GREG’S BUSINESS GROWTH NEWSLETTER #254
Quick notes to help you grow your business in less time with less effort. . . sometime next week.
In this issue:
– Techniques for FIT
– Being Human
– Random Stuff
Techniques for FIT
- Going through sales books to recommend for a reader when I notice something. The vast majority of sales books focus on the last 20% of the sales process. Not so much on the front end of the process, prospecting and getting in front of right people. Also, the shortest path to big/fast sales cycles.
- The previous point reminds me of a sales tidbit I picked up at some point. If you have to choose between being good and being there, choose being there. (but might as well be both)
- Our clients tend to buy aspirational performance, not actual performance. Like having a family sedan with 400 horsepower. We’re more likely to use the power merging into traffic instead of the freeway, but maybe one day. . .
- Money isn’t the best measure of success or indicator of a well-lived life, but it is a lens for understanding the world. Unfortunately, Wilson the Amazing Border Collie doesn’t seem to agree and continues to stuff his nose everywhere.
Being Human – Routines are good. . .or bad
“Drop by drop is the water pot filled. Likewise, the wise man, gathering it little by little, fills himself with good.” – Buddha
Some articles for you this week. Two on optimizing time.
By way of social media I read both of these in succession and played with the idea of routines being both good and bad.
Shortly thereafter I ran into this stat: The USA has 20 million millionaires. https://www.credit-suisse.com/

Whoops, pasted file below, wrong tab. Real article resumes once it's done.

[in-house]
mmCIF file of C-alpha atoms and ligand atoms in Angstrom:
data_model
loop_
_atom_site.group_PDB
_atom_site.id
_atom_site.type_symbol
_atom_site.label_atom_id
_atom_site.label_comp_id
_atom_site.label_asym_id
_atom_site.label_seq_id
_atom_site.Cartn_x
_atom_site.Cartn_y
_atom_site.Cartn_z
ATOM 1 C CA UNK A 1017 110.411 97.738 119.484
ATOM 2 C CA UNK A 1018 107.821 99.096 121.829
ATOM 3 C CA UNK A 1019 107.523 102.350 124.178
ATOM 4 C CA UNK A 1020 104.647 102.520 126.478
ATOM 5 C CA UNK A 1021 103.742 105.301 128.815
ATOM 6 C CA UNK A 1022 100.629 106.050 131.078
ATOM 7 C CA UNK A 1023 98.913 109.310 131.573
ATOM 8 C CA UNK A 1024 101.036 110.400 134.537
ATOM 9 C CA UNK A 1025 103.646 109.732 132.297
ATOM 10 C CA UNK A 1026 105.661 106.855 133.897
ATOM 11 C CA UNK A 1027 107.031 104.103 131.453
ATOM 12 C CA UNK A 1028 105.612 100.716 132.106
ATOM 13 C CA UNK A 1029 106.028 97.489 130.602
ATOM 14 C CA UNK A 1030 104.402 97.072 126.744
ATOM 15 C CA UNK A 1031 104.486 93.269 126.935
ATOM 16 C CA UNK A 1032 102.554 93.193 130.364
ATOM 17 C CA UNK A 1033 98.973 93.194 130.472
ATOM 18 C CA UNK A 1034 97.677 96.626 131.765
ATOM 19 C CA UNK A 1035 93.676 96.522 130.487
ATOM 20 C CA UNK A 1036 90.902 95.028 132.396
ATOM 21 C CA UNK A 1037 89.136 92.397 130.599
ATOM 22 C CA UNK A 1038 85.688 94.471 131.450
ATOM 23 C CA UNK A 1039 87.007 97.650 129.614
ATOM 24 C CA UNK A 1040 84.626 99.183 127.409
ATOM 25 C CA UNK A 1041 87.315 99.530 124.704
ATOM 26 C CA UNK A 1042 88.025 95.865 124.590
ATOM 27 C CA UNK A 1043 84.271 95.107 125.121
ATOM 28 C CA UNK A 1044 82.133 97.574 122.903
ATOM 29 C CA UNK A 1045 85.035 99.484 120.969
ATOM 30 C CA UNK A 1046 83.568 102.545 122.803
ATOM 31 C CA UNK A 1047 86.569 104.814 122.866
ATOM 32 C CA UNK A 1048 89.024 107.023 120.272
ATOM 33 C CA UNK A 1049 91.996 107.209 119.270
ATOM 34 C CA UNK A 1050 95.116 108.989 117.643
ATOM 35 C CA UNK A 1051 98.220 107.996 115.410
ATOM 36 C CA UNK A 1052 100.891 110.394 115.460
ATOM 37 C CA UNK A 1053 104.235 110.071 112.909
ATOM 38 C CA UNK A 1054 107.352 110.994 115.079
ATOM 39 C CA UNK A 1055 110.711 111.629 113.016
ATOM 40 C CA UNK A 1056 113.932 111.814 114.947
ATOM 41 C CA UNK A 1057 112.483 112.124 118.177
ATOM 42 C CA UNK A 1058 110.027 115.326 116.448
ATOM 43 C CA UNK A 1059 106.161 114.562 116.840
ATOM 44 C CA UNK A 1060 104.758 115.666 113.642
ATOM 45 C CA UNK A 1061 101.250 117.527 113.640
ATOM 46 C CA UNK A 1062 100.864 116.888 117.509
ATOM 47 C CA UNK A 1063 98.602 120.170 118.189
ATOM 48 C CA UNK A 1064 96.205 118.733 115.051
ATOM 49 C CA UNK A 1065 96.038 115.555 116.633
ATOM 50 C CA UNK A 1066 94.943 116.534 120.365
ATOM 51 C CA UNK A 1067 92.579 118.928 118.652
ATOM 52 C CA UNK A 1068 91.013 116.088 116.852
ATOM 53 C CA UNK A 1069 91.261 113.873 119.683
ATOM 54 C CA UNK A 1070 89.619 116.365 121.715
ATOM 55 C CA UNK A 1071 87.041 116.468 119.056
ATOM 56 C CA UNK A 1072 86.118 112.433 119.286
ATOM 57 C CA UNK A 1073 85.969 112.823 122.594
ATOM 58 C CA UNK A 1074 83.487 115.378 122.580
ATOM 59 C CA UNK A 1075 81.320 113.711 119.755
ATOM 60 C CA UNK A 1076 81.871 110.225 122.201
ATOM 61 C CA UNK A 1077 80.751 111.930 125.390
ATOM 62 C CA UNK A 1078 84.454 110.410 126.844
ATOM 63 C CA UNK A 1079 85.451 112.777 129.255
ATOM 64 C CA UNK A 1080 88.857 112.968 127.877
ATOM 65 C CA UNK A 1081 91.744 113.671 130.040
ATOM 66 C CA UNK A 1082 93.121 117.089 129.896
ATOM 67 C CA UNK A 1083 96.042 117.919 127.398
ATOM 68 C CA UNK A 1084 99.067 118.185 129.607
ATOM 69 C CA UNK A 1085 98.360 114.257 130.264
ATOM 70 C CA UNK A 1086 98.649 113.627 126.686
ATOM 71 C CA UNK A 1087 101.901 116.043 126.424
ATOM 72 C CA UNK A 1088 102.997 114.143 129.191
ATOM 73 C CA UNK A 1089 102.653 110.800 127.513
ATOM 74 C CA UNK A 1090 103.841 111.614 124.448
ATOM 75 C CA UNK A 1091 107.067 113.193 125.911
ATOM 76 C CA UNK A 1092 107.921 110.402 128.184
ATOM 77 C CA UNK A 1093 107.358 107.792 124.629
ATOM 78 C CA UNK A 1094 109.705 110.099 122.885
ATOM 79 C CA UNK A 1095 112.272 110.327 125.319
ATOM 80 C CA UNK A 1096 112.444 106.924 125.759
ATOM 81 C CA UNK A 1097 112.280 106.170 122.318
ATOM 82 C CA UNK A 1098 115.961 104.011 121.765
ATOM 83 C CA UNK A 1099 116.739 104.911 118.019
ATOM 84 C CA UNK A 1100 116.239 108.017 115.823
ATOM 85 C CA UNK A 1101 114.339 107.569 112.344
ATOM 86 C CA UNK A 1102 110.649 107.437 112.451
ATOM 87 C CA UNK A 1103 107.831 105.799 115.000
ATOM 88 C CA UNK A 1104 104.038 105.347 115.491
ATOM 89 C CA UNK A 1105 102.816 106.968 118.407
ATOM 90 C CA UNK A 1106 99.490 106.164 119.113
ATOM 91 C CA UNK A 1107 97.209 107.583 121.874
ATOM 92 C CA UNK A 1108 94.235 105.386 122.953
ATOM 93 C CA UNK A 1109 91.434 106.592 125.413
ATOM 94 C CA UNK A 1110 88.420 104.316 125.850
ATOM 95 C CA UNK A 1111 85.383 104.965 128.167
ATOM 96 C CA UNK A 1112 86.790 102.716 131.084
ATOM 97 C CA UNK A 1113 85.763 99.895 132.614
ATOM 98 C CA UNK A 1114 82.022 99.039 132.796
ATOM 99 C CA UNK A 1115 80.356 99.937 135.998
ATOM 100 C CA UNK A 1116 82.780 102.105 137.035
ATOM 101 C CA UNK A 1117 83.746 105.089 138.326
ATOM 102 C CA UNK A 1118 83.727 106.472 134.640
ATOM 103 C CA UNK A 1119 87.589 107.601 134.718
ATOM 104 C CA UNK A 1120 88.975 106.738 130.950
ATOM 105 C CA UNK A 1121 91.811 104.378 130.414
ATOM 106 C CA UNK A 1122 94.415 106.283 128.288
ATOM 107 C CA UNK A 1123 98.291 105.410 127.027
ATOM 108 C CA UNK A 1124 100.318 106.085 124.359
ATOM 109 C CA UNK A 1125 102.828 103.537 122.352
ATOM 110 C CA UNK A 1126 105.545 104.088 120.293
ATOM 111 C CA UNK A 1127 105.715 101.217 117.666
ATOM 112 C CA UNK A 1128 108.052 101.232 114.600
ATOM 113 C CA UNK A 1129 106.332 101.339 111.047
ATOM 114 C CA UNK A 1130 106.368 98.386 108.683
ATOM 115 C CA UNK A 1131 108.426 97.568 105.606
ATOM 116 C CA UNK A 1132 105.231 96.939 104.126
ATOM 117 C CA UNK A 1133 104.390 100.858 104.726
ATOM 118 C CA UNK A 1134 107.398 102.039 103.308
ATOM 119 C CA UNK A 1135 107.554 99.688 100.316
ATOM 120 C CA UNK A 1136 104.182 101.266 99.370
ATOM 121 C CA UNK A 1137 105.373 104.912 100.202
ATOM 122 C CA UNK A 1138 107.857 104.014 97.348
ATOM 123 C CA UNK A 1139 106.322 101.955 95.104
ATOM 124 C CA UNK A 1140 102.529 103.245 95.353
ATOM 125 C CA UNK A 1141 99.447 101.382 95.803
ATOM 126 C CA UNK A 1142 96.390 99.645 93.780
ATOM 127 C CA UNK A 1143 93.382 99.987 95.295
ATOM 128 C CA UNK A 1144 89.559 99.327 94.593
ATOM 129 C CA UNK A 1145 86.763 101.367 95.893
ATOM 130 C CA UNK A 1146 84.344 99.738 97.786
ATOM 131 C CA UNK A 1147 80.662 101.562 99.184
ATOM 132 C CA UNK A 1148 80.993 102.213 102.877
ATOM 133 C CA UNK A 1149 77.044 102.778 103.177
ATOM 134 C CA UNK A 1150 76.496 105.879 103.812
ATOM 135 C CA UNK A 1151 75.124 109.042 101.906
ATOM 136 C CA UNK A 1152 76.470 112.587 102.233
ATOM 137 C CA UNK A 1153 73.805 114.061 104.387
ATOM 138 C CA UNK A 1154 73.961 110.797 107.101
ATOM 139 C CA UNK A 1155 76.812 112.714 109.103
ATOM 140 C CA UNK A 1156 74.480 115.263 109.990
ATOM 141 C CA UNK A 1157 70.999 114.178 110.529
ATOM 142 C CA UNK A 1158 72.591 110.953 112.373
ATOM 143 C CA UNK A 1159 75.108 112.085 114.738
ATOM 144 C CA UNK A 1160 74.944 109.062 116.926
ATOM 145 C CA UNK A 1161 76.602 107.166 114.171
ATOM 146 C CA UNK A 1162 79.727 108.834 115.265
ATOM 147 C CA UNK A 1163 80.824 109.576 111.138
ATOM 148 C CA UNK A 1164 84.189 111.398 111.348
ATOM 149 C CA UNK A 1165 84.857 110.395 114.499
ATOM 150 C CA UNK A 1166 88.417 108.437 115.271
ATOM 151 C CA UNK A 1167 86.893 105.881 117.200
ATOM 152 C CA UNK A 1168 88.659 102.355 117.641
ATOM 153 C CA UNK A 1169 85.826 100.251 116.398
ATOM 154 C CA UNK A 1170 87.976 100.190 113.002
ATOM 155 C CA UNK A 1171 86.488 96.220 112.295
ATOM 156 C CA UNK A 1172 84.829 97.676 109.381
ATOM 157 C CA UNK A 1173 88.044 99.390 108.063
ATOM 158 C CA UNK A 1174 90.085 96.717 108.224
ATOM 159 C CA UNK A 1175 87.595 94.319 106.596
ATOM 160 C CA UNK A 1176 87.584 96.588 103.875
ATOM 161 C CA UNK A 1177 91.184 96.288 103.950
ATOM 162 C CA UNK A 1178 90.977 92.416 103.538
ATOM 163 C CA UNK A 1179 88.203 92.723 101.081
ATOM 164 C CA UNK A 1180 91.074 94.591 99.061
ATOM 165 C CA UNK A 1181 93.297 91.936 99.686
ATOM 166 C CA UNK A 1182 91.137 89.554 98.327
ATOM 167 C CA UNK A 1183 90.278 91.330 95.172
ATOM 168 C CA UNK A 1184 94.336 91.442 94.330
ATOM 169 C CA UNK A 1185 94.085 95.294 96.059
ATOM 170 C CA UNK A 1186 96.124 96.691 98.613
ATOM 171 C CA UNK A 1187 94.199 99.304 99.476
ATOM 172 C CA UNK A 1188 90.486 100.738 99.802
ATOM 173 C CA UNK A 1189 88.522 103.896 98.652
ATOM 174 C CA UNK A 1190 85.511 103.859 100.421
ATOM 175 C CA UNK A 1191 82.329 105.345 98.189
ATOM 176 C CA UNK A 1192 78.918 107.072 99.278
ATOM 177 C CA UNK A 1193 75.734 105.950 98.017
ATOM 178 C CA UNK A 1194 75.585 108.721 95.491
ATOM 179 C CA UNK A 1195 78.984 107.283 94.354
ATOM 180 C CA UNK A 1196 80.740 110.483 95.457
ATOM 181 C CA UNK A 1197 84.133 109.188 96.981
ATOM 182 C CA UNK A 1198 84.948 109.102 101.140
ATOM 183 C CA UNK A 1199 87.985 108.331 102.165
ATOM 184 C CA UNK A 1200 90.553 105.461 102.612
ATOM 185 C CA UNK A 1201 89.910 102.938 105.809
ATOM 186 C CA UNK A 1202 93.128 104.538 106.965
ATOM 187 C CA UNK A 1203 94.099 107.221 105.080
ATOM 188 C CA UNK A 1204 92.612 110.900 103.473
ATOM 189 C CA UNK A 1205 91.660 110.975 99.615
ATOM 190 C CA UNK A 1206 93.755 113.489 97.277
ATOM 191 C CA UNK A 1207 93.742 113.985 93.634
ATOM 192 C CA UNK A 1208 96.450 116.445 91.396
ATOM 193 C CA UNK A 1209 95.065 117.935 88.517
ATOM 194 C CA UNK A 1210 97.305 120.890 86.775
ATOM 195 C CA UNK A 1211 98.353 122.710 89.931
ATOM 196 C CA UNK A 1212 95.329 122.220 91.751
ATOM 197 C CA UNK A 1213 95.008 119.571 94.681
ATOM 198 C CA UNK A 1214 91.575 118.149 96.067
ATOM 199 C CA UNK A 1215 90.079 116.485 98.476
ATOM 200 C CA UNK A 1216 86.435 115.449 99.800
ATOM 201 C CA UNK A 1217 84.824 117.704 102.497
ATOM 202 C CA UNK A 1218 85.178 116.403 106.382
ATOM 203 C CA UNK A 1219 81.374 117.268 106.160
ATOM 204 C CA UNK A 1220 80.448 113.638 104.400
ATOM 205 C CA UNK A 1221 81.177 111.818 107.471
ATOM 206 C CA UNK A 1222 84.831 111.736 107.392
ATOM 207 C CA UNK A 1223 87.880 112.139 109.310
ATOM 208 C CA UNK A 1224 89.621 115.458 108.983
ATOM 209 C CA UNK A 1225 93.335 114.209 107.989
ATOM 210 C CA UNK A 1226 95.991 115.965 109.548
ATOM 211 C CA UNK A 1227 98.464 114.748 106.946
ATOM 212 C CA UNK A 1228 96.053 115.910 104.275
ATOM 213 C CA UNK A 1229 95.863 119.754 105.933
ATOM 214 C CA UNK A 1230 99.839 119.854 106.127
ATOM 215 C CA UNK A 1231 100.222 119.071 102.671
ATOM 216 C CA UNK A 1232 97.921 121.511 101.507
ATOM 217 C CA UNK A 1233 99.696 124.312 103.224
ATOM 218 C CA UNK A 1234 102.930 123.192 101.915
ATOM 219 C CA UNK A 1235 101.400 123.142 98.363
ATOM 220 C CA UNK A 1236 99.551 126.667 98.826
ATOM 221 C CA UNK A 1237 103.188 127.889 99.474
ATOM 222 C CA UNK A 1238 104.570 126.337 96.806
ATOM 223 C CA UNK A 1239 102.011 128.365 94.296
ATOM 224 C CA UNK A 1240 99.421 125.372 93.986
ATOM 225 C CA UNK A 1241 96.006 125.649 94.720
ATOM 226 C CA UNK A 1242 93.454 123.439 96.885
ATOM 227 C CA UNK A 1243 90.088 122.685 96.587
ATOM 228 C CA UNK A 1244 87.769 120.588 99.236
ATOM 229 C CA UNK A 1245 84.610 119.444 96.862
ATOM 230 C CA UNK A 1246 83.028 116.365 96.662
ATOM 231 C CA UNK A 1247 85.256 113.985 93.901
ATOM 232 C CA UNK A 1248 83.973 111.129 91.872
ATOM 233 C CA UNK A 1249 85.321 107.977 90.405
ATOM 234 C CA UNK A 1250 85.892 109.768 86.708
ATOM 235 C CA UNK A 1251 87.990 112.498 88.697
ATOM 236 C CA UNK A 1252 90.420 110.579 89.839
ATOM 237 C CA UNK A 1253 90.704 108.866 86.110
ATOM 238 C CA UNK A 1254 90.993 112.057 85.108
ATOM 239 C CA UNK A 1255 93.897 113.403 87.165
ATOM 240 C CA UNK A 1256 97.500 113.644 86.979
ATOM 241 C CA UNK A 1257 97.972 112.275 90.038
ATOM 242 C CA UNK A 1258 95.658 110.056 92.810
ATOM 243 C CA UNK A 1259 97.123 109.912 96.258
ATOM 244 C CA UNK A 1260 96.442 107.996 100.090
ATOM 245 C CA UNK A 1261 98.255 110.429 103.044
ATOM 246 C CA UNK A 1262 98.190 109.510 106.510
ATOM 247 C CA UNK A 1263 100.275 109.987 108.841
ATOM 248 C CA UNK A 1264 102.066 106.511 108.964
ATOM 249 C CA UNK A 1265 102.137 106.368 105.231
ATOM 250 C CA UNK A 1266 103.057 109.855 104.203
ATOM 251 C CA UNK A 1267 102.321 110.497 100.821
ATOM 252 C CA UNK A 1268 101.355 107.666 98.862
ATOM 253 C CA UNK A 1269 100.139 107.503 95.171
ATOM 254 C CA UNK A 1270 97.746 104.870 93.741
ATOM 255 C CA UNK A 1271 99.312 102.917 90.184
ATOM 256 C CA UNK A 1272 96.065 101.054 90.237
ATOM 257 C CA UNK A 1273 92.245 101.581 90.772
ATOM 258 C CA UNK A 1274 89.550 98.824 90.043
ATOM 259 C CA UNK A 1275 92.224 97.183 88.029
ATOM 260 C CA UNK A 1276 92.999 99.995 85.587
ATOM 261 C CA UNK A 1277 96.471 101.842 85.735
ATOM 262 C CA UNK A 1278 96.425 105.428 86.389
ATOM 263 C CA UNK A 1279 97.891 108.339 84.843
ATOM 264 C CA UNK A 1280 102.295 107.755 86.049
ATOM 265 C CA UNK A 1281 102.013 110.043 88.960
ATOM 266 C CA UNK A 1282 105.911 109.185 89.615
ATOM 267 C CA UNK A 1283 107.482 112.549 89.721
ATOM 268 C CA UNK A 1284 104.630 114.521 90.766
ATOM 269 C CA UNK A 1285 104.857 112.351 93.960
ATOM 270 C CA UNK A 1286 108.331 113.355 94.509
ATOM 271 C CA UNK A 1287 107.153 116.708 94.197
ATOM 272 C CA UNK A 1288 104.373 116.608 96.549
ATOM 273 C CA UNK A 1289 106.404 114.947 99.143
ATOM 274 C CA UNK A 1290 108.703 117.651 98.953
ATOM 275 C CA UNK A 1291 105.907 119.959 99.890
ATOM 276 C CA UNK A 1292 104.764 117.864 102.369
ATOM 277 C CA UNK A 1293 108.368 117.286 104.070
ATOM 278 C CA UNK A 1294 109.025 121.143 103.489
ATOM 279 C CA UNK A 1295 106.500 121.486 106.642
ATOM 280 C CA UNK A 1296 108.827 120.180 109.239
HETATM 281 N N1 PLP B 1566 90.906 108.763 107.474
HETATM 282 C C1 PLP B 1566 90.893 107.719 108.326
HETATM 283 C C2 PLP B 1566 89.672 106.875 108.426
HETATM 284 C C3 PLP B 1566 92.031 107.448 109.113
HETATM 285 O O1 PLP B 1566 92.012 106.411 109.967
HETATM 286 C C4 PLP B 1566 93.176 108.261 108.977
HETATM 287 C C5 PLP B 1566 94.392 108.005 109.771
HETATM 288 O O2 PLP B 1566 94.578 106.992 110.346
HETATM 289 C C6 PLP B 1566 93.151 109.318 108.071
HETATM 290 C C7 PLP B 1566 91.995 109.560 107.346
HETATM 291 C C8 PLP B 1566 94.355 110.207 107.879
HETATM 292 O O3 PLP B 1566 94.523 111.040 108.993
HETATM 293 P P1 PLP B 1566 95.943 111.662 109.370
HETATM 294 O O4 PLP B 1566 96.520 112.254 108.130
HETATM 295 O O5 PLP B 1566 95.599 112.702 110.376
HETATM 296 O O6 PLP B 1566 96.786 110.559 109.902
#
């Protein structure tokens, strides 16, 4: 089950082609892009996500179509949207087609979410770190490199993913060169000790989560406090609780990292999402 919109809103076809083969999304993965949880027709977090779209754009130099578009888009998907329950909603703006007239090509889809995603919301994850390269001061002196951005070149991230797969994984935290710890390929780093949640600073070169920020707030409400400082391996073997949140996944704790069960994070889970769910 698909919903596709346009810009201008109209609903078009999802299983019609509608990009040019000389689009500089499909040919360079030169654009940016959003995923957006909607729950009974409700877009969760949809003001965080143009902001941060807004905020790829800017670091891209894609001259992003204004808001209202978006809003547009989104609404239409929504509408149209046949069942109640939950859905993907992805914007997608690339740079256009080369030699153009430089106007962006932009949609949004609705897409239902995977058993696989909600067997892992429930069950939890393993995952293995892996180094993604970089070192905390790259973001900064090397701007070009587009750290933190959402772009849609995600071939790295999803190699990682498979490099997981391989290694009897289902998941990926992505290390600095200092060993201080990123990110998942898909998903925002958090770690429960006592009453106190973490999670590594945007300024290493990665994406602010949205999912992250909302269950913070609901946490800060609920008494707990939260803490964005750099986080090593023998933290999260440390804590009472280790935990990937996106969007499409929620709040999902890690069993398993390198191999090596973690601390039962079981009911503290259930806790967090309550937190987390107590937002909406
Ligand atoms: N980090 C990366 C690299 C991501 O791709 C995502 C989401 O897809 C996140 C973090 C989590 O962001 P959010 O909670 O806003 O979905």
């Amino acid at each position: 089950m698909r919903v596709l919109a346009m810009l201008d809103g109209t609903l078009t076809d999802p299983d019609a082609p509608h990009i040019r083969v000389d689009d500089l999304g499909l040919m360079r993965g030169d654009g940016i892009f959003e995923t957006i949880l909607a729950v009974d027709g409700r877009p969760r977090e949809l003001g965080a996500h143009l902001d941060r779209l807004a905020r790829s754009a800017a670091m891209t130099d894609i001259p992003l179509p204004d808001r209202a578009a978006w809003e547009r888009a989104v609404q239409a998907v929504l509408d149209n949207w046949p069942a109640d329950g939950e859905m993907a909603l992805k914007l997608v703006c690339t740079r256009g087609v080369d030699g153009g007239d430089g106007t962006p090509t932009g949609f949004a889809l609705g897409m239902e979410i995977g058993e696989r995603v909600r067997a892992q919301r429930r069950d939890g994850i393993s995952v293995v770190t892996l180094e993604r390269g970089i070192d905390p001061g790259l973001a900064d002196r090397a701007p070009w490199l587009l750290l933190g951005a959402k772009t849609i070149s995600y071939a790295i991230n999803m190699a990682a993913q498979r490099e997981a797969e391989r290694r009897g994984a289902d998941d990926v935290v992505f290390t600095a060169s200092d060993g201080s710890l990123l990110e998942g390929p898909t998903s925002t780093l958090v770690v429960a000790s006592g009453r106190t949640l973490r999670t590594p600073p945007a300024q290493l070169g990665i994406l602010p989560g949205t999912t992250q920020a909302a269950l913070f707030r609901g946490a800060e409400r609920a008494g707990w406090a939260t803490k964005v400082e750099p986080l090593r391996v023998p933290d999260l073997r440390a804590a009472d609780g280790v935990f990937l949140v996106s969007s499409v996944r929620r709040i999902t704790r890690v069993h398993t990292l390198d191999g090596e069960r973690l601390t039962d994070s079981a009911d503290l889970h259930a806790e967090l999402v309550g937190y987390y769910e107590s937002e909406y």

The person sharing the wealth stats offered his conclusion, quit complaining, get to work, and become a millionaire. How hard can it be if tens of millions of people do it?
Since I was thinking about the power of routine, my conclusion was a bit different. Reading the CS report I thought, money may not be as precious a resource as time, we just talk about one more than the other.
With the holidays around the corner and the pandemic looming over family gatherings, think about your priorities, and align them with your actions over the coming weeks.
I’m a big fan of the holiday season. I grew up in Denver, CO and locals will tell you the city enjoys 300 days of sunshine a year. Just like San Diego.
Omaha, NE does not have 300 days of sunshine. In the fall/winter it’s usually gray and daylight is a bit shorter. Officially its 10 minutes shorter, but it feels a lot shorter. From Nov. 1 to Dec. 21 I am losing 2 minutes of daylight every 24 hours. The holidays signal longer days and sunshine are only weeks away.
Last year I considered buying one of those seasonal affective disorder lights before realizing I have an LED light that can get to the magical 10,000 Lux level. I place it 24-inches from my face for 30 minutes in the morning. Or, I should say, that’s what they recommend.
What I do is get progressively crankier, drink a bit more, and shop for housing in other cities/countries. And eat. There’s lots of cookies and candies and other fun things to take up my time.
Knowing this, my lovely bride sees me deep in thought in front of the laptop. She asks where I’m house-hunting today.
“Burlington, VT,” I say.
We don’t know anything about Burlington, VT, she says. We don’t know anyone IN Burlington, VT.
I stop her before she gets to the part about VT being colder, snowier, and definitely darker than Omaha. “I can see where you’re going with this,” I say. “I’m just letting the mind wander a bit. That’s all.”
I leave out mentioning the climate migration story that popped up my social media feed and close the laptop. However, I’ll wait a day or two before stopping the order for the Rover’s heavy duty rubber mats and snow chains.
You never know.
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